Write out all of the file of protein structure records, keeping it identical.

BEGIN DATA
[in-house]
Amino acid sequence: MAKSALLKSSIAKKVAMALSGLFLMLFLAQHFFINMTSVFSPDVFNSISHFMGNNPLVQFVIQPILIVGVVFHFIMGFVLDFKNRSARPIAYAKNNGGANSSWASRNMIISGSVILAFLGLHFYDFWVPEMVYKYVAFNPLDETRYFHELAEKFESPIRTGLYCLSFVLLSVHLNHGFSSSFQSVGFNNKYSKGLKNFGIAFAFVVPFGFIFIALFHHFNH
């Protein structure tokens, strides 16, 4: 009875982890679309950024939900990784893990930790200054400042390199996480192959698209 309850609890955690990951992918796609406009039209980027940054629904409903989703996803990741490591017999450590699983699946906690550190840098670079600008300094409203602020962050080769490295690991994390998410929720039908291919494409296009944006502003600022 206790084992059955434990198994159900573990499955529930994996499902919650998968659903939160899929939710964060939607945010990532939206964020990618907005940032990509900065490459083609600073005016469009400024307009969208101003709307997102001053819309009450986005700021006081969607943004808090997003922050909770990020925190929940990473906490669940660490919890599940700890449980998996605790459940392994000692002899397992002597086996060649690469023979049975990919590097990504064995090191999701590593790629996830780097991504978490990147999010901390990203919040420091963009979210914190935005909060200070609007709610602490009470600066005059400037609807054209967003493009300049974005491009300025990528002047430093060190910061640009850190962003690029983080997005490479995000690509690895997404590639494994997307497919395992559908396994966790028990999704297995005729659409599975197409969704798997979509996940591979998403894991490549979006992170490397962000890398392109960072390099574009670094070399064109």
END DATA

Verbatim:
[in-house]
Amino acid sequence: MAKSALLKSSIAKKVAMALSGLFLMLFLAQHFFINMTSVFSPDVFNSISHFMGNNPLVQFVIQPILIVGVVFHFIMGFVLDFKNRSARPIAYAKNNGGANSSWASRNMIISGSVILAFLGLHFYDFWVPEMVYKYVAFNPLDETRYFHELAEKFESPIRTGLYCLSFVLLSVHLNHGFSSSFQSVGFNNKYSKGLKNFGIAFAFVVPFGFIFIALFHHFNH
């Protein structure tokens, strides 16, 4: 009875982890679309950024939900990784893990930790200054400042390199996480192959698209 309850609890955690990951992918796609406009039209980027940054629904409903989703996803990741490591017999450590699983699946906690550190840098670079600008300094409203602020962050080769490295690991994390998410929720039908291919494409296009944006502003600022 206790084992059955434990198994159900573990499955529930994996499902919650998968659903939160899929939710964060939607945010990532939206964020990618907005940032990509900065490459083609600073005016469009400024307009969208101003709307997102001053819309009450986005700021006081969607943004808090997003922050909770990020925190929940990473906490669940660490919890599940700890449980998996605790459940392994000692002899397992002597086996060649690469023979049975990919590097990504064995090191999701590593790629996830780097991504978490990147999010901390990203919040420091963009979210914190935005909060200070609007709610602490009470600066005059400037609807054209967003493009300049974005491009300025990528002047430093060190910061640009850190962003690029983080997005490479995000690509690895997404590639494994997307497919395992559908396994966790028990999704297995005729659409599975197409969704798997979509996940591979998403894991490549979006992170490397962000890398392109960072390099574009670094070399064109």